Michael Sanders has been appointed as the new Executive Director of the What Works Centre for Children’s Social Care.
As Executive Director, Michael will be developing the Centre’s strategy, building its team, and acting as the Centre’s principal ambassador.
Michael brings a wealth of experience in public service research and design. Currently, Michael is Chief Scientist and Director of Research, Evaluation and Social Capital at the Behavioural Insights Team where his team design randomised controlled trials, which are widely considered to be the ‘gold standard’ in working out what works. The team has conducted evaluations of innovation programmes in Children’s Social Care, and researched the use of machine learning to help support social worker decision making.
Michael is also a Reader in Public Policy at King’s College London, and previously, an Associate Fellow of the Blavatnik School of Government at the University of Oxford. He is an affiliate of Harvard Kennedy School, where he completed postdoctoral research and holds an MSc in Economics and Public Policy, and a PhD in Economics, both from the University of Bristol.
Michael, who will be joining the initiative in January, said of his appointment: “I am delighted to be taking up the role of Executive Director at the Centre.
“I am hugely looking forward to working with the sector and I am committed to pursuing the goal of creating truly evidence-informed practice through rigorous and collaborative methods. It’s an exciting time for the Centre and, for me, offers a tremendous opportunity to make a real difference.”
Sir Alan Wood, the Centre’s founding Chair said: “The founding board and I are thrilled to be welcoming Michael as our Executive Director. It was a very competitive process involving interviews with board members and with a panel of young people. We were very impressed with Michael’s experience and ideas for using insights from evidence in system and service design and delivery. We believe he will bring the vision and intellectual energy we need to rapidly progress the Centre in order to deliver real value for the sector.”
Minister for Children and Families Nadhim Zahawi said:
“I want every child, whatever their circumstances, to have the support and opportunities they need to succeed and flourish in life.
“The What Works Centre will play a vital role in our children’s social care reforms, by looking at how to reduce the need for children to be taken into care, improving the lives of vulnerable children and families.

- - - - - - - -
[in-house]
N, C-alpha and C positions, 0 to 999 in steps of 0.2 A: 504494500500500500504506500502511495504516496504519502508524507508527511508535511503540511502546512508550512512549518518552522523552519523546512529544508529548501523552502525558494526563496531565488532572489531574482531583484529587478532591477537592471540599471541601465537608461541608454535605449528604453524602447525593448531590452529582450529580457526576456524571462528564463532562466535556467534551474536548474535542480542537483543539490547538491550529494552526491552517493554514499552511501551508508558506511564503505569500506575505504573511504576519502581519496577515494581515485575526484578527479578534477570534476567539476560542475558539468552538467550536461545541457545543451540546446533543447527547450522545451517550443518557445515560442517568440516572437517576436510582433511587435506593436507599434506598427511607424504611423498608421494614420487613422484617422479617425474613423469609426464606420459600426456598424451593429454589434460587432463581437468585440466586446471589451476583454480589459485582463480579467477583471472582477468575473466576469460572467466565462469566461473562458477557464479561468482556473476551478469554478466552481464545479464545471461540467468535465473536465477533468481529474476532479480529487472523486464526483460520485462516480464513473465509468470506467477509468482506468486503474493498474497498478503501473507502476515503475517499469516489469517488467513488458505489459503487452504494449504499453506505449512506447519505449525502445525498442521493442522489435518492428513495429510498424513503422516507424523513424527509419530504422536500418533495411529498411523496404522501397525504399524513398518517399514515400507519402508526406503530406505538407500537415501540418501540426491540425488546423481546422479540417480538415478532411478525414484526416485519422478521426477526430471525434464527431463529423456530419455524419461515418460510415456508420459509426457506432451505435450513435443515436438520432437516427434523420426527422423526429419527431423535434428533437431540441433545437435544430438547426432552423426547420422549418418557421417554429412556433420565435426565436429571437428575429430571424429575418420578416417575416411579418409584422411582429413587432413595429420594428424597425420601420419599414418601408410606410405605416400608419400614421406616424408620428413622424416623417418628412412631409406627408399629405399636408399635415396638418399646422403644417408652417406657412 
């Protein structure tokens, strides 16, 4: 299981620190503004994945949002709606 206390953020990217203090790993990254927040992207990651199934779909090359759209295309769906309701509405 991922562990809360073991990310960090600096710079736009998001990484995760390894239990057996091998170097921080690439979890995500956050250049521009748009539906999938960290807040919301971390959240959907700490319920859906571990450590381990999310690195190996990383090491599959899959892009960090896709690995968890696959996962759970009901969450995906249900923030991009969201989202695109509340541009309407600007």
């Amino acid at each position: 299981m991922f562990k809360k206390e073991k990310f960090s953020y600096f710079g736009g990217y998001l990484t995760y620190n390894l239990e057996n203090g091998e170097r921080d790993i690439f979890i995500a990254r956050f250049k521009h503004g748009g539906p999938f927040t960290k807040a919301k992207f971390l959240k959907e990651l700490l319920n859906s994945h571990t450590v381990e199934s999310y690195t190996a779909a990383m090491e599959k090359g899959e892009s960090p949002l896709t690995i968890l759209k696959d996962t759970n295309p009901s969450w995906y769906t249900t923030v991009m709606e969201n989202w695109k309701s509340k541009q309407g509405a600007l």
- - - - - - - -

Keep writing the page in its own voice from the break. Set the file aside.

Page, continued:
“I’m pleased to welcome Michael to the Centre and I look forward to seeing how his energy and strong leadership will drive our work helping the children who need it most.”
Guy Goodwin, What Works Centre for Children’s Social Care
Tel 07583 146982
Notes to editors
What Works Centre for Children’s Social Care
The What Works Centre for Children’s Social Care seeks better outcomes for children, young people and families by bringing the best available evidence to practitioners and other decision makers across the children’s social care sector. Our mission is to foster a culture of evidence-informed practice. We will generate evidence where it is found to be lacking, improve its accessibility and relevance to the practice community, and support practice leaders (e.g. principal social workers, heads of service, assistant directors and directors) to create the conditions for more evidence-informed practice in their organisations.
About Michael Sanders
Michael’s current position is as Chief Scientist and Director of Research, Evaluation and Social Action at the Behavioural Insights Team. His team supports BIT’s policy work through the design and analysis of randomised controlled trials, as well as the use of quasi-experimental methods and data science. The team also leads a series of trials encouraging social action, social cohesion and social mobility working with charities, schools, universities, and government departments.
Michael is a Reader in Public Policy at the Policy Institute at King’s College London, an Associate Fellow of the Blavatnik School of Government, where he teaches Behavioural Science and Policy, and an affiliate of the Harvard Behavioral Insights Group. Since 2016 he teaches field experimental design at the University of Bristol, and on BIT’s Executive Education Programme with Warwick Business School.
He holds an MSc in Economics and Public Policy, and a PhD in Economics, both from the University of Bristol. His PhD research focused on the application of Behavioural Science to Charitable Fundraising. He previously taught Public Policy Analysis at the University of Bristol, and worked as a Teaching Fellow at the University of Bath, and has completed post-doctoral research at the Harvard Kennedy School of Government.